It seemed amusing at the time, but when I started vomiting, it became a serious wake-up call.
I sought help from the school doctor, who advised me to take a break from my thesis work and request an extension. However, the school informed me that delaying the submission meant waiting an additional six months to graduate, which was not a viable option. So, somehow, I mustered the strength to push through for another two days. With just an hour to spare, I finally submitted my A+ master's thesis, but not without paying a hefty price: an A+ in mild burnout.
Looking back, I wonder if it was truly worth it. The only person who truly remembers the immense struggle I went through is me. My life didn't unfold as planned during those intense Master's days when I pushed myself relentlessly. Nevertheless, I believe it was worth it in some ways. I'm okay with occasionally pushing through difficult circumstances, but understanding the risks of prolonged "push-through" situations is crucial to prevent a full-blown burnout.
Now I recognize that I carried this "just push through it" mentality into parenting, which ultimately led to complete burnout and depression. While it's one thing to endure an intense week or two of work, like I did for my thesis, bringing that mentality into parenting for years on end is entirely different. During the baby years, with back-to-back pregnancies and a lack of support, sleep, and self-compassion, I experienced a much more profound burnout. It wasn't just depression; it was an overwhelming sense of being burned out by life itself.
I coined the term "mom-haustion" to describe this new definition of burnout experienced by mothers. Perhaps you can relate.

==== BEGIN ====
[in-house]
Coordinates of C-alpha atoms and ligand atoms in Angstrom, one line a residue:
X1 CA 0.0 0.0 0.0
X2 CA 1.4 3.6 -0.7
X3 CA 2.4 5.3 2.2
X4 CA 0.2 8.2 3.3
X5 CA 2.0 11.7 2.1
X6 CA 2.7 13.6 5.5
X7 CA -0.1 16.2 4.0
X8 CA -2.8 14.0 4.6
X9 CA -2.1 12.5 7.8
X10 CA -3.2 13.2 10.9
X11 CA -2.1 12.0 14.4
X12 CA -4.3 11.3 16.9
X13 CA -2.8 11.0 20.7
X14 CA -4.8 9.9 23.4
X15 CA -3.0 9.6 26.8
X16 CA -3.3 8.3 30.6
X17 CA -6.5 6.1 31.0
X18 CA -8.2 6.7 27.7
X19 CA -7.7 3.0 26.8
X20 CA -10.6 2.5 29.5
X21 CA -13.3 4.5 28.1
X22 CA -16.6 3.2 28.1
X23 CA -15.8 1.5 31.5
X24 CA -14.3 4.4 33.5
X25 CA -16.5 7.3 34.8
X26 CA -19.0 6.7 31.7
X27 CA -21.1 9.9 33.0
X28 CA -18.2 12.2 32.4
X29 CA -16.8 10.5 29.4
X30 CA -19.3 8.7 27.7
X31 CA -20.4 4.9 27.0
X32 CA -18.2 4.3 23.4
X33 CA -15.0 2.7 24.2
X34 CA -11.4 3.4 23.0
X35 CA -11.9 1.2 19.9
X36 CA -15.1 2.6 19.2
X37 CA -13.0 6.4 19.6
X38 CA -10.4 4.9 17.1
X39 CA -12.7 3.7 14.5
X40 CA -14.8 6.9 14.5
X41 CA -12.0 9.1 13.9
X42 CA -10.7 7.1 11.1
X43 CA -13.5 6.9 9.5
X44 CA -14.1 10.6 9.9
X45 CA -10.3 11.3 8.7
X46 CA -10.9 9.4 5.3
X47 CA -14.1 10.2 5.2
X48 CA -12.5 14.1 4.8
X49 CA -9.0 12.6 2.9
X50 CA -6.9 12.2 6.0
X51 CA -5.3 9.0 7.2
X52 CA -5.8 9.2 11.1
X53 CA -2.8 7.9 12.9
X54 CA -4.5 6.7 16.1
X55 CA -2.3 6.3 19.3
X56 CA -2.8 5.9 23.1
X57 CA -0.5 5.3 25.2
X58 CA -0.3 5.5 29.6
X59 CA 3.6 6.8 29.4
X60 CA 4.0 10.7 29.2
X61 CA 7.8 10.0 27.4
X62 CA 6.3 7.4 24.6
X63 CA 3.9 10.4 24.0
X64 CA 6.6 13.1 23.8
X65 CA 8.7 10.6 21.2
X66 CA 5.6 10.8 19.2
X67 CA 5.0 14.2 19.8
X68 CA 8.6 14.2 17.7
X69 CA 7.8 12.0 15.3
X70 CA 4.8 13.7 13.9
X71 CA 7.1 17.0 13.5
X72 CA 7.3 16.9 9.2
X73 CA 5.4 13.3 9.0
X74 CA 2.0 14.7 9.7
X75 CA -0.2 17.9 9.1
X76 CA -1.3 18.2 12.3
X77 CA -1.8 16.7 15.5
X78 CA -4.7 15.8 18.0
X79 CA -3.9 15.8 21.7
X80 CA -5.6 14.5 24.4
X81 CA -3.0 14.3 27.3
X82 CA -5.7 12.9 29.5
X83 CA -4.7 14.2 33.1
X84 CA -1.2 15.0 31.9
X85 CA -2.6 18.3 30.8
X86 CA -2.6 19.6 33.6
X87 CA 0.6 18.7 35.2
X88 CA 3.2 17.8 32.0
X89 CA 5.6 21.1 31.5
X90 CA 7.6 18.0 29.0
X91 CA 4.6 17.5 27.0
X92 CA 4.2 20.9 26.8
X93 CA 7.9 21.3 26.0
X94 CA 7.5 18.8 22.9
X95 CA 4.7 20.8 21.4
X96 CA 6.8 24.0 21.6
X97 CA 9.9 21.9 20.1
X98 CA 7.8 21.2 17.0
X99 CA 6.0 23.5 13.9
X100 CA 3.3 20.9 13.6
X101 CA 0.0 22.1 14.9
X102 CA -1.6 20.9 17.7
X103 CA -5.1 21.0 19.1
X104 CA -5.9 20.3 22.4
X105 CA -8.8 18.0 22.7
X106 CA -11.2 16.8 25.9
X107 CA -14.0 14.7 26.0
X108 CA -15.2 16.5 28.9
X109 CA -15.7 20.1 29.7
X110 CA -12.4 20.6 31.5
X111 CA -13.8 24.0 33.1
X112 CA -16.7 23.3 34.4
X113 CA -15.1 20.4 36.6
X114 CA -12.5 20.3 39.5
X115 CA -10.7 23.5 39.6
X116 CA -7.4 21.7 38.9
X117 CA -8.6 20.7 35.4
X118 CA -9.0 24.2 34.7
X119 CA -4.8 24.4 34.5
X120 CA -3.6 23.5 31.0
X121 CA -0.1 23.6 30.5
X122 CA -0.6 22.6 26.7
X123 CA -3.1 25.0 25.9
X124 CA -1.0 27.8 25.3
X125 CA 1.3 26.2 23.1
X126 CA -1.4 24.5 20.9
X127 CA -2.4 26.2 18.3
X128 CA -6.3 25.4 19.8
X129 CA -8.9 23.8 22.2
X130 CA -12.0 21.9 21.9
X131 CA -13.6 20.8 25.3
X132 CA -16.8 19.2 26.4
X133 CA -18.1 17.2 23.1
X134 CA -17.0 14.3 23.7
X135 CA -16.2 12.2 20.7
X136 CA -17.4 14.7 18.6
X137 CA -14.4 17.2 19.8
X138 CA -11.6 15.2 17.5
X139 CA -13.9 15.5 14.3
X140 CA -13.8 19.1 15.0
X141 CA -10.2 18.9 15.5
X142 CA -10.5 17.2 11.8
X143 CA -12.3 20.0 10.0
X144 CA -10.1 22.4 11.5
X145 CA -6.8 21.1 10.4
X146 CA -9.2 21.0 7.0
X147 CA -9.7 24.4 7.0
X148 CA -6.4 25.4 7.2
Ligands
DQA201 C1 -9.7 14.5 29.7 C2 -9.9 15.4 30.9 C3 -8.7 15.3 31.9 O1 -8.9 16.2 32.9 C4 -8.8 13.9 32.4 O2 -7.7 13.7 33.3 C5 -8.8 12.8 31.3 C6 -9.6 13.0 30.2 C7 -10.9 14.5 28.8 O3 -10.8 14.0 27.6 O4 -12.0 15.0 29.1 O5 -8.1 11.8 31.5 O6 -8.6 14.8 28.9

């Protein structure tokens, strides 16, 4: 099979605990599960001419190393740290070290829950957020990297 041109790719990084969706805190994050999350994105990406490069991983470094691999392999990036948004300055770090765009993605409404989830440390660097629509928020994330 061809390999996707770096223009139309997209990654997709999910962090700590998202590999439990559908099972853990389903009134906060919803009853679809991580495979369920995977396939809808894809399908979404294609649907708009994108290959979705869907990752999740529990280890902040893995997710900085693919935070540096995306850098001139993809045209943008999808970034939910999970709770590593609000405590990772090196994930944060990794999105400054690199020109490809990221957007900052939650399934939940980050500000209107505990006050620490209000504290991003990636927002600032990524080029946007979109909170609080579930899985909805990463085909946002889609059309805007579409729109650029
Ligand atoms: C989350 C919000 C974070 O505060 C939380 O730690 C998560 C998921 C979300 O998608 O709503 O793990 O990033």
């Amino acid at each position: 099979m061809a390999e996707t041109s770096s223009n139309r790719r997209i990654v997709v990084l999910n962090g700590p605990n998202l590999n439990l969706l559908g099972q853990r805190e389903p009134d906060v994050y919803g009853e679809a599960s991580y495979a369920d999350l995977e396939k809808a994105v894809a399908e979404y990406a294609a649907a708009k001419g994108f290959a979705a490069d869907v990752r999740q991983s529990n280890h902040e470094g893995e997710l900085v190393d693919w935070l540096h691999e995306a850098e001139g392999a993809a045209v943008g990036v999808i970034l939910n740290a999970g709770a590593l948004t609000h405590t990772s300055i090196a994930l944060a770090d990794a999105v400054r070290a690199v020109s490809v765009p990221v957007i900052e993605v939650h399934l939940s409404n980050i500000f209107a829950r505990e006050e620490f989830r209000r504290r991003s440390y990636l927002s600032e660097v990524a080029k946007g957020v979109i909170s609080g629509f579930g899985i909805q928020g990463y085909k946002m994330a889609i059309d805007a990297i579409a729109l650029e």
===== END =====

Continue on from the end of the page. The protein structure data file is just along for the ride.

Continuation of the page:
Mom-haustion is a real thing that can be truly devastating experience.
It's unjust that mothers who never complain or show signs of struggle, always looking impeccable and happy, are placed on a pedestal that feels unattainable. I knew I could never reach that level of motherhood perfection, so I settled for comfortable clothes, Starbucks, and embracing my imperfections. I convinced myself not to complain because, firstly, nobody likes negativity, and secondly, there's always someone worse off than me. It may sound pessimistic, but it somehow brightened my day.
However, we all face struggles, and I believe that if we were more honest with ourselves and others, openly acknowledging our challenges, we would all benefit. If you're feeling burned out but never dare to admit it, you'll suffer in silence and never receive the help you need. It's a lose-lose situation for you and for others who may be going through the same thing.
It's okay to feel burnout. Really, it is.
Now, let's delve into how to heal from burnout.
Let's begin with nutrition since it plays a vital role in everyone's life.
Let Thy Food Be Your Medicine
As Hippocrates wisely said, "Let food be your medicine." I used to wonder why it was so easy to make healthy food choices when I felt great, but when I was tired, irritable, and exhausted, I would reach for low-nutrient foods like those blueberry muffins from Starbucks.
Convenience foods that come in wrappers seem so tempting and easy, especially when we're busy or have little ones to take care of. In North American culture, it's common to rely on grab-and-go coffees and foods, rarely taking the time to sit down and truly savour a meal. The only time we might sit down is at a drive-through, eating while driving, leaving behind crumbs in the backseat of our vans.
On the other hand, North European countries like Finland and Norway have deep-rooted dietary habits centred around homegrown foods, with bread being a staple for breakfast, lunch, and dinner. Brazil, for example, emphasizes rice, beans, and red meat in their diet. I've learned so much about health, culture, and wellness through studying these diverse dietary habits.